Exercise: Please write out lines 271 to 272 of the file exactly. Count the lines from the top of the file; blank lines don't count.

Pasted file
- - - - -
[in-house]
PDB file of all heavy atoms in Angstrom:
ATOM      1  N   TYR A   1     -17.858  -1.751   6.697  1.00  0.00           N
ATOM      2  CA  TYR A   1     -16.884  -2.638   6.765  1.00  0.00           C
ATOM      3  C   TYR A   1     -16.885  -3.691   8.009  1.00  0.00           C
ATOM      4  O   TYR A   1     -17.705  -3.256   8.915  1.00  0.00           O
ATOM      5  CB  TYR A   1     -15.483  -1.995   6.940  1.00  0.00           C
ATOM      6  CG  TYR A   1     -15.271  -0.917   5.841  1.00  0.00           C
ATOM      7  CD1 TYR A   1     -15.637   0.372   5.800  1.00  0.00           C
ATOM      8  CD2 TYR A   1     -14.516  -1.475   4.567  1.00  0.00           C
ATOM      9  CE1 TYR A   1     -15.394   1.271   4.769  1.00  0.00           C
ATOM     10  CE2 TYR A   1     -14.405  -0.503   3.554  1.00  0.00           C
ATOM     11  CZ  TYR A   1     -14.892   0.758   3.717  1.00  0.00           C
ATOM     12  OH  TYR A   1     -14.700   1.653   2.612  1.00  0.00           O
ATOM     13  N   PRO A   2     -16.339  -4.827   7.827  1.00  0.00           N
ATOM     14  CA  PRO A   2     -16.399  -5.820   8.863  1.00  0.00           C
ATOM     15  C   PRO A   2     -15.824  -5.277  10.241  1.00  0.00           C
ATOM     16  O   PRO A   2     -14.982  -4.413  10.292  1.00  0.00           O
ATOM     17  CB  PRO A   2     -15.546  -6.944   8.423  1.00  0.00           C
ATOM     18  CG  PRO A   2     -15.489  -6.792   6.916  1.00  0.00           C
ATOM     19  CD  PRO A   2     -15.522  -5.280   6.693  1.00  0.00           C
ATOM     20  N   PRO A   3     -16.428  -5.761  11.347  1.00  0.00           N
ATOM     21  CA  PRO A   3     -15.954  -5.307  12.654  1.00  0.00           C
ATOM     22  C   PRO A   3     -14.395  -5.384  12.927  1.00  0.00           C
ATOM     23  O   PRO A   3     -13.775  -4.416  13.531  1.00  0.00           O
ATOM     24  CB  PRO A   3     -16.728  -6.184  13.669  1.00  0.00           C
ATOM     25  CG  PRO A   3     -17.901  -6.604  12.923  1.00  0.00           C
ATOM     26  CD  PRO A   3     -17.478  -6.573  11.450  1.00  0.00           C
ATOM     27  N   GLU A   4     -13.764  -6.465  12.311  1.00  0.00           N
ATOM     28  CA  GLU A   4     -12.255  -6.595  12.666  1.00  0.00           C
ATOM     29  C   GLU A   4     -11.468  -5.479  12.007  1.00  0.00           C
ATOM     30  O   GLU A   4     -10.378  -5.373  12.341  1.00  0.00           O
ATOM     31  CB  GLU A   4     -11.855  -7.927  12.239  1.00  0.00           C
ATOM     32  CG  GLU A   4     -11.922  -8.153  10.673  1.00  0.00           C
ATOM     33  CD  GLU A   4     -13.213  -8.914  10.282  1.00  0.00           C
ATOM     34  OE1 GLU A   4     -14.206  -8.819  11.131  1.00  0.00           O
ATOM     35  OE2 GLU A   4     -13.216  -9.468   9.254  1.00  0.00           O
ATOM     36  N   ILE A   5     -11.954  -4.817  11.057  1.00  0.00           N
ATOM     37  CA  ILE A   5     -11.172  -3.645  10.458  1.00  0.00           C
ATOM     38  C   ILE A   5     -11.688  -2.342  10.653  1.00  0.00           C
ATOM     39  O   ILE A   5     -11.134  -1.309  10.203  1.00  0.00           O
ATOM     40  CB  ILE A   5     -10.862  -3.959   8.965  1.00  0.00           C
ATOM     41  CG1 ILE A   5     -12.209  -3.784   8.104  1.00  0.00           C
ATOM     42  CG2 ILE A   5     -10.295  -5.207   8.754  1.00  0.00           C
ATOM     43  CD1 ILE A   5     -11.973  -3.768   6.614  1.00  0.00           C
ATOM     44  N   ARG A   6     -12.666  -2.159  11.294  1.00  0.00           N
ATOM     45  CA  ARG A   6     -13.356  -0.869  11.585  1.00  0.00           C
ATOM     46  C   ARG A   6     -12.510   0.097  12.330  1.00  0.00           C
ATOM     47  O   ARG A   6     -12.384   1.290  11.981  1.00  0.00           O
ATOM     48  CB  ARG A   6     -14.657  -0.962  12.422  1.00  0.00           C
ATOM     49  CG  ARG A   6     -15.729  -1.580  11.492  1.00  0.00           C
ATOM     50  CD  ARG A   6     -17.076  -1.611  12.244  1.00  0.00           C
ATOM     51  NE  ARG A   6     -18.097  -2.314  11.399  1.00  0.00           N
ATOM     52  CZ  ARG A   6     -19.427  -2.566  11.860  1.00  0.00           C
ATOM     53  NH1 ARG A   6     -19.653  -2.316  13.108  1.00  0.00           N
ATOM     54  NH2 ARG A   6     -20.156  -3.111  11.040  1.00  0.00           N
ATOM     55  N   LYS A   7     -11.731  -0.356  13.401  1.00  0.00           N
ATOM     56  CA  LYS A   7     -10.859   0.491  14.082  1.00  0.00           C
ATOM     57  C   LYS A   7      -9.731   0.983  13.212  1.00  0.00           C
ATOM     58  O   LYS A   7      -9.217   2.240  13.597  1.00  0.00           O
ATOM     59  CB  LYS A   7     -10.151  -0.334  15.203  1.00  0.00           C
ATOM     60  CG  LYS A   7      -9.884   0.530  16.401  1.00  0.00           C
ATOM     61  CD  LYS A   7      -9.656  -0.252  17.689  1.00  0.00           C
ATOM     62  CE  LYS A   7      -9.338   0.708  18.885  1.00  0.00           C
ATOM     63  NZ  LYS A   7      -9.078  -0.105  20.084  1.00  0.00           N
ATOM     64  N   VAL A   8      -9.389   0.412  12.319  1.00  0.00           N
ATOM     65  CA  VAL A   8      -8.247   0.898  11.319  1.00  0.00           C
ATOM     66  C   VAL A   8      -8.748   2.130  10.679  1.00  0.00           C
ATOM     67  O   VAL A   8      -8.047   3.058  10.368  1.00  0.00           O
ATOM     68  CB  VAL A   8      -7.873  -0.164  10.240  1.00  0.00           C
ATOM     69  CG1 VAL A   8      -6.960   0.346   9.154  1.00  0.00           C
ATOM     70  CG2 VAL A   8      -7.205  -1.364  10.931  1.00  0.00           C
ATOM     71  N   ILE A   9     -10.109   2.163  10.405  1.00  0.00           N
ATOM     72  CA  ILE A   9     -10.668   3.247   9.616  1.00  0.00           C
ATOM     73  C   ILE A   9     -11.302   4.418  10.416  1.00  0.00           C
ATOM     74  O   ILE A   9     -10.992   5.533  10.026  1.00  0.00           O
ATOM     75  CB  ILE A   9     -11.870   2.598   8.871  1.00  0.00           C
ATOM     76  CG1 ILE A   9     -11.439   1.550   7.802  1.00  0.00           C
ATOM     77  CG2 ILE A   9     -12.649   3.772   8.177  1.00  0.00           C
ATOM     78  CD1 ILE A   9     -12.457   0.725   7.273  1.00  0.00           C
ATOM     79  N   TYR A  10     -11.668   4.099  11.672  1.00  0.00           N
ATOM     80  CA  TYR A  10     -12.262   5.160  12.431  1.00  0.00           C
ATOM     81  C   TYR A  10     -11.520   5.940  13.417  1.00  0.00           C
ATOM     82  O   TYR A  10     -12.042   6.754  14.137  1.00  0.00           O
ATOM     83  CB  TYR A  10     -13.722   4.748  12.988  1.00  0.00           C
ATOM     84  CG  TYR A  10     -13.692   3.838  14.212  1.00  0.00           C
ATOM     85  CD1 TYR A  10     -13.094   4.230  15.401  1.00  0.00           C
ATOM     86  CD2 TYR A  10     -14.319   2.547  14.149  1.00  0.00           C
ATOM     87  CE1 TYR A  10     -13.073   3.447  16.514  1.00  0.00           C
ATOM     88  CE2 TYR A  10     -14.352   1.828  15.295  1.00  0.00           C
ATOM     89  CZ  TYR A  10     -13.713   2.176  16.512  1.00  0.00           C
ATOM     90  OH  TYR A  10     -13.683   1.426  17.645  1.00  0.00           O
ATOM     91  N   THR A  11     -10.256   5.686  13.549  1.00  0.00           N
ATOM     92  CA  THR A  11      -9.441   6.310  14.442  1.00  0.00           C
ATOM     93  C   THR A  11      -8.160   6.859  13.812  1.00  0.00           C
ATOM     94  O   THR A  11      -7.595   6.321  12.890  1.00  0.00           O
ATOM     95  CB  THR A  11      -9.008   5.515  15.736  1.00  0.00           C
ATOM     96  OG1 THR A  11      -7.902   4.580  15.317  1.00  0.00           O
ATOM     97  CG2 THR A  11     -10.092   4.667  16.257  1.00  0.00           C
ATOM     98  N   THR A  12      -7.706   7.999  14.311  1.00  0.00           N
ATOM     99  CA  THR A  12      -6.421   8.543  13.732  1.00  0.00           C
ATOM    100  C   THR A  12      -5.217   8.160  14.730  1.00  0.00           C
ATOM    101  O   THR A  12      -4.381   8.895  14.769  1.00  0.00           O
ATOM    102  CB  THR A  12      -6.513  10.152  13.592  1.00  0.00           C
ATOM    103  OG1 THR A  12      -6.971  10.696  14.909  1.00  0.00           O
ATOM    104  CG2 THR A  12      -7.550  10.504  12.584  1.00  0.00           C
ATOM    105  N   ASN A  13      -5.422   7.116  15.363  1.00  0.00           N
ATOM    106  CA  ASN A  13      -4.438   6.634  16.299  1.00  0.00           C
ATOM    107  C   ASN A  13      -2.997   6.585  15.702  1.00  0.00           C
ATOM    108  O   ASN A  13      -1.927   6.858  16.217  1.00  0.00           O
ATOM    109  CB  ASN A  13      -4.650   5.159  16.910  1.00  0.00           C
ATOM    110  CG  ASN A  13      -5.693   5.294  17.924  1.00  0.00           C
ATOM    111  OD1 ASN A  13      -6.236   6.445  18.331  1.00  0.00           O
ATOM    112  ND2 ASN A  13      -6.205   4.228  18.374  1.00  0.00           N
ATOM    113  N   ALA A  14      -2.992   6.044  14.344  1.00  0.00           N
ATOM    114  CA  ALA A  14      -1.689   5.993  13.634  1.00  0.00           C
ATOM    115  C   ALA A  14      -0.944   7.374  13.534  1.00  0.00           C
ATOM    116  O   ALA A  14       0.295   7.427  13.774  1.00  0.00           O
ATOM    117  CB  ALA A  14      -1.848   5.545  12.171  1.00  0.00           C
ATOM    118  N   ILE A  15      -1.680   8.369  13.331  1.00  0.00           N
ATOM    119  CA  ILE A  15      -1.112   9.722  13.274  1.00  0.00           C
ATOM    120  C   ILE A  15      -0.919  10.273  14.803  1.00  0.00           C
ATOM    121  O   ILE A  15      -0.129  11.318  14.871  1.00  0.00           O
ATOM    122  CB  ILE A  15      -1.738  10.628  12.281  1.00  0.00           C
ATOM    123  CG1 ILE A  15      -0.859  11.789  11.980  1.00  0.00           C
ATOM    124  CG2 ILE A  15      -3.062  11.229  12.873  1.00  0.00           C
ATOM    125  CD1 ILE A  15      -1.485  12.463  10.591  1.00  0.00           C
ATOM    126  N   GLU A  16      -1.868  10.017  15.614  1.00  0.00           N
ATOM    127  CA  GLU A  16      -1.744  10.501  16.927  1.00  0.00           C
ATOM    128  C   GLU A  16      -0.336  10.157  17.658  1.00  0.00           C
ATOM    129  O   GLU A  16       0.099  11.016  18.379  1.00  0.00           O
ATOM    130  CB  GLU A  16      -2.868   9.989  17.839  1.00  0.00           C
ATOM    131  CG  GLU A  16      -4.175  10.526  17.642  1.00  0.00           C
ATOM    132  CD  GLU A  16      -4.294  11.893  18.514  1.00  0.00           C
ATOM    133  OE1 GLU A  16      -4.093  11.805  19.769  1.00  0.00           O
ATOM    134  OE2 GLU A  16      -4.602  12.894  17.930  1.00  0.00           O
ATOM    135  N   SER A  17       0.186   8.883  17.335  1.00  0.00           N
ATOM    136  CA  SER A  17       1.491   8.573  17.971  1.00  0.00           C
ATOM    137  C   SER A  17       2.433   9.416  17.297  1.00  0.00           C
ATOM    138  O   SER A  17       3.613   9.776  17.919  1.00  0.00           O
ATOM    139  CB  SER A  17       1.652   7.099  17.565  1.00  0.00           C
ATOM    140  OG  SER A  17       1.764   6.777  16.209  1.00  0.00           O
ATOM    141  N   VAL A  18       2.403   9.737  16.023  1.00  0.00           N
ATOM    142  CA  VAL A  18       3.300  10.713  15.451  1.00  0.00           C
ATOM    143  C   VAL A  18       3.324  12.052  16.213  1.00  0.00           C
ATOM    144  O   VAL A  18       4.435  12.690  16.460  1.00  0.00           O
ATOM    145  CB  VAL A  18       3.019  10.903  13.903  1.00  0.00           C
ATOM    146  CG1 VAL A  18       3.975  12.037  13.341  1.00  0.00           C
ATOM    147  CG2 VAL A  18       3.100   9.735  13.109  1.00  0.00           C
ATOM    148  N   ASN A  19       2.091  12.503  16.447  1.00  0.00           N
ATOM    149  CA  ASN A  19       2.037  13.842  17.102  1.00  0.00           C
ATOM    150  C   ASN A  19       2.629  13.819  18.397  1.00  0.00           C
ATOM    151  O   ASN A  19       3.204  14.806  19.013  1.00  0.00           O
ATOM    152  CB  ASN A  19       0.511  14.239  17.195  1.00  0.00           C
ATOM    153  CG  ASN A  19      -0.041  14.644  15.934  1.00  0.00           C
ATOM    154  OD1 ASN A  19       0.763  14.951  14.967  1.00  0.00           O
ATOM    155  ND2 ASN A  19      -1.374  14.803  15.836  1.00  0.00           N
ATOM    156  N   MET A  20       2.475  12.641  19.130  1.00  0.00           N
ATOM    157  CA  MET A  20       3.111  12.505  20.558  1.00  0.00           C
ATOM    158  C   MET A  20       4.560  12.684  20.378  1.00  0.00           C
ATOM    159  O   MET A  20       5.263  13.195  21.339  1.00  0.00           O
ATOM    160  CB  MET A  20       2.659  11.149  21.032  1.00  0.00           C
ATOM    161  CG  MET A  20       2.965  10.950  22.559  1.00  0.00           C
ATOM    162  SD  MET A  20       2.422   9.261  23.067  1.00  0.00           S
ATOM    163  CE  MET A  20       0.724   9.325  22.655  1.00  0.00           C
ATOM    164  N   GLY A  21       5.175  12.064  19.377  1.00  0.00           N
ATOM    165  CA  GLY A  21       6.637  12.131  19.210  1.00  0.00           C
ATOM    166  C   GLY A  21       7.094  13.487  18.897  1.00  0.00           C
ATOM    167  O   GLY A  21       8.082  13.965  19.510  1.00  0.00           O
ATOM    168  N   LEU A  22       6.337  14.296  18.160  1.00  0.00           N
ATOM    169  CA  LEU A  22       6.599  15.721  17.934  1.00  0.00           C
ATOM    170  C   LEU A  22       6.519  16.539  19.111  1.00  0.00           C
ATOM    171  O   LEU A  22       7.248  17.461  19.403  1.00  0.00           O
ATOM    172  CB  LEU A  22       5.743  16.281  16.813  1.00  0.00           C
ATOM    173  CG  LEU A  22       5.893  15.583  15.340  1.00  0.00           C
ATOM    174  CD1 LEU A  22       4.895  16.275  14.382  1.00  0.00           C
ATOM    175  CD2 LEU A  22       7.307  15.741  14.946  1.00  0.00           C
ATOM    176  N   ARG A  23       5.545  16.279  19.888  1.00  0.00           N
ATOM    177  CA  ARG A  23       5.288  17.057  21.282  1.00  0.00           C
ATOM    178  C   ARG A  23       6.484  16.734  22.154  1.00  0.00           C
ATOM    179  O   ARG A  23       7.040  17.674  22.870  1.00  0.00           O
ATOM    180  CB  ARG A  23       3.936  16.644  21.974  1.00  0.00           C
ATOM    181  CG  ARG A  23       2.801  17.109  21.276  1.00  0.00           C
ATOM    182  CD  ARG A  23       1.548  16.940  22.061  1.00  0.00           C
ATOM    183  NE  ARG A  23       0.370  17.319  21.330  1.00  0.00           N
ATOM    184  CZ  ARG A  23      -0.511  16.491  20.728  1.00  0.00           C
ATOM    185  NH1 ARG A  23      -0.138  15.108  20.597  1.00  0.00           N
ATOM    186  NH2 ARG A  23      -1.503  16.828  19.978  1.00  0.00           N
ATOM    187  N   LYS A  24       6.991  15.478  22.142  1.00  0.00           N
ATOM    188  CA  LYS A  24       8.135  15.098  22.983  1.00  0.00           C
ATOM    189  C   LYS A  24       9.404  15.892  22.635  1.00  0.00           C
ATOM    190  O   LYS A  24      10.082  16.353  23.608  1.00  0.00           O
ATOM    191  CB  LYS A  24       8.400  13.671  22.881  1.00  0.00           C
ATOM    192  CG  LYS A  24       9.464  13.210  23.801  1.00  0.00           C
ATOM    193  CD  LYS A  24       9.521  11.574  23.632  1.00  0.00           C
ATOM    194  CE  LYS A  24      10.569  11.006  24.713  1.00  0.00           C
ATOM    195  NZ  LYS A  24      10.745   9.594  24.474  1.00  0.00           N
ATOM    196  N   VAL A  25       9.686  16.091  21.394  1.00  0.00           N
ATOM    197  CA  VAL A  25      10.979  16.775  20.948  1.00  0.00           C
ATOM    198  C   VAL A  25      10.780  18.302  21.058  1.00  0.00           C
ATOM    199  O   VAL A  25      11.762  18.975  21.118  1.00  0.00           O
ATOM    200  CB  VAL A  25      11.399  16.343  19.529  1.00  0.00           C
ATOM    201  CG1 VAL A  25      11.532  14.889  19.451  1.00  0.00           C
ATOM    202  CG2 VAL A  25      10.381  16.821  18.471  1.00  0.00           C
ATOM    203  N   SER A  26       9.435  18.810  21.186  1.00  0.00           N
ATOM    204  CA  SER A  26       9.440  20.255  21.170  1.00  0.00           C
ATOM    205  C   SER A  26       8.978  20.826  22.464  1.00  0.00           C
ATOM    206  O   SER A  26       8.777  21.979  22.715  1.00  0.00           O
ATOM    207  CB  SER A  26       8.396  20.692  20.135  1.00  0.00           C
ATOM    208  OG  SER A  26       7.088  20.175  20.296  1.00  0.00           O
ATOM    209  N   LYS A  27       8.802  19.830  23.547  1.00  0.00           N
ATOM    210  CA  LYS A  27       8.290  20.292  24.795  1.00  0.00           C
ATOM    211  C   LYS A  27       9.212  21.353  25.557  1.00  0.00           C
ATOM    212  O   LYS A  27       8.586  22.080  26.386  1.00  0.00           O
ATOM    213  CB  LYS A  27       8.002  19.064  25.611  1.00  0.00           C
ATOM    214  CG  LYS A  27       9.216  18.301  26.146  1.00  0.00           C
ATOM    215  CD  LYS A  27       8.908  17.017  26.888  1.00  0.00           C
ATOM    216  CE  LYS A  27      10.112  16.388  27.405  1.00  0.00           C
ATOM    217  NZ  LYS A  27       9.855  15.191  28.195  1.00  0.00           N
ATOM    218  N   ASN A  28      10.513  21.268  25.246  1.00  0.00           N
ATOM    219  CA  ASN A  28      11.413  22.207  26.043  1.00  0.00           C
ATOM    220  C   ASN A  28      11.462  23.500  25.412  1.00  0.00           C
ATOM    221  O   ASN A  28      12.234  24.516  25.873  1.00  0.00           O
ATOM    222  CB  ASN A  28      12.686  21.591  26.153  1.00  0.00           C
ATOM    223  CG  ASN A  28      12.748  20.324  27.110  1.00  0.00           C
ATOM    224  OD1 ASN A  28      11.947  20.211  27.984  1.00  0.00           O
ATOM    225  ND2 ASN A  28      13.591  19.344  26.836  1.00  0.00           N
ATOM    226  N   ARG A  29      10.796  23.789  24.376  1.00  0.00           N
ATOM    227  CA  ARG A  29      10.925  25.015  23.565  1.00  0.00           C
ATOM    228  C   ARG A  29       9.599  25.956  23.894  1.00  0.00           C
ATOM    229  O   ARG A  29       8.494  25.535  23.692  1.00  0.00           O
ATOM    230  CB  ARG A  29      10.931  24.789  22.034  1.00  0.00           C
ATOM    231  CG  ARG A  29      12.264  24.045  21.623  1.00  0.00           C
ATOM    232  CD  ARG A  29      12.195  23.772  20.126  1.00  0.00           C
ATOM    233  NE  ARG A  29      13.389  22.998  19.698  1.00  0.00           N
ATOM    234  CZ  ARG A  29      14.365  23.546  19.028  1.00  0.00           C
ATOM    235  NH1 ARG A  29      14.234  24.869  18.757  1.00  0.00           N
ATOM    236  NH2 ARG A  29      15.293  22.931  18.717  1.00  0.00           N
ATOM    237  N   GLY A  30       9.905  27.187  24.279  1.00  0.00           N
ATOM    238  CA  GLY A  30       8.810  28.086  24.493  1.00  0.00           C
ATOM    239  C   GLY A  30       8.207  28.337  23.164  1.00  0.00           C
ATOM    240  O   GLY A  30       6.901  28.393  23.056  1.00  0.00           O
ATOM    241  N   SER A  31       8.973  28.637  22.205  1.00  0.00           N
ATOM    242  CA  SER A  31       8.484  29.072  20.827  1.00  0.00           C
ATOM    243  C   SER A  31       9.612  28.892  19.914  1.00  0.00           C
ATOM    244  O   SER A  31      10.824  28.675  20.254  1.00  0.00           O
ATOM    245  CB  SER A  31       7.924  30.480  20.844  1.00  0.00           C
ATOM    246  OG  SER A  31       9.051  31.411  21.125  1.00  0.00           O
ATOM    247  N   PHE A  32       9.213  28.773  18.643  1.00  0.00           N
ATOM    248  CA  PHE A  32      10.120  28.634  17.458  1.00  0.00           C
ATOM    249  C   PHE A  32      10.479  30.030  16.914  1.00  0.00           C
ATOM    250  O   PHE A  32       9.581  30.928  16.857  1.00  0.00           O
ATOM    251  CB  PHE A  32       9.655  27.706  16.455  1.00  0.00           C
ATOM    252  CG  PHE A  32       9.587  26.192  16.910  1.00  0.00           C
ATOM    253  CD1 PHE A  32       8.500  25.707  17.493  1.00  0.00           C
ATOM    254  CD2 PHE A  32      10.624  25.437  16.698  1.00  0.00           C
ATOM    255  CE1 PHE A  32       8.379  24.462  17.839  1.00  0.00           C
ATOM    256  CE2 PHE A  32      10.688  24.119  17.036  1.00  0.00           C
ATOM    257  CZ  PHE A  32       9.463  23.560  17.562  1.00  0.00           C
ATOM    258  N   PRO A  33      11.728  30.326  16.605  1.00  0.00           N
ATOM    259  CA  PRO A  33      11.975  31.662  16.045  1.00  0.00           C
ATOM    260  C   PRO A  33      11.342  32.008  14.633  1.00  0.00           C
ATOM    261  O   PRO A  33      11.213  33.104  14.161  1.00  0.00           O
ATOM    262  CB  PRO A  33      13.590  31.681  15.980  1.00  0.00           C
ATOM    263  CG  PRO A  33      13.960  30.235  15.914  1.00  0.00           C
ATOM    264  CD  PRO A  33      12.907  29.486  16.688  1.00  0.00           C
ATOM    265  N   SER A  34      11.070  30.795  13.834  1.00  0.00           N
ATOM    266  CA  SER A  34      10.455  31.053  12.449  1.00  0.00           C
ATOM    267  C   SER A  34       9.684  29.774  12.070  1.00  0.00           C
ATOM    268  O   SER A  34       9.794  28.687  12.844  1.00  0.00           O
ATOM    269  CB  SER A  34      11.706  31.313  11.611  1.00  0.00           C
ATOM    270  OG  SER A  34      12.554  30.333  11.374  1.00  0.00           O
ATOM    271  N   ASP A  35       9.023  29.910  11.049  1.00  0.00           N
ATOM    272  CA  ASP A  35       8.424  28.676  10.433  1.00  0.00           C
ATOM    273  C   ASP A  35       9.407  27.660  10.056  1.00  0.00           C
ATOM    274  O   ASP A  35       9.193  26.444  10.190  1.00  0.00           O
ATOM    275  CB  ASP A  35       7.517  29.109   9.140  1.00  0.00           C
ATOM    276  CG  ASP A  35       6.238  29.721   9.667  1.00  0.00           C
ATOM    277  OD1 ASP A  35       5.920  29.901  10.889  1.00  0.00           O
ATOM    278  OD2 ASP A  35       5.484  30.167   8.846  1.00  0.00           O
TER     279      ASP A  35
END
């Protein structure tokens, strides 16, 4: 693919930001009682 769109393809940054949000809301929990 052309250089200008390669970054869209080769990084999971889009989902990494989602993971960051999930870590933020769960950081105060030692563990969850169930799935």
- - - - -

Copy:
ATOM    269  CB  SER A  34      11.706  31.313  11.611  1.00  0.00           C
ATOM    270  OG  SER A  34      12.554  30.333  11.374  1.00  0.00           O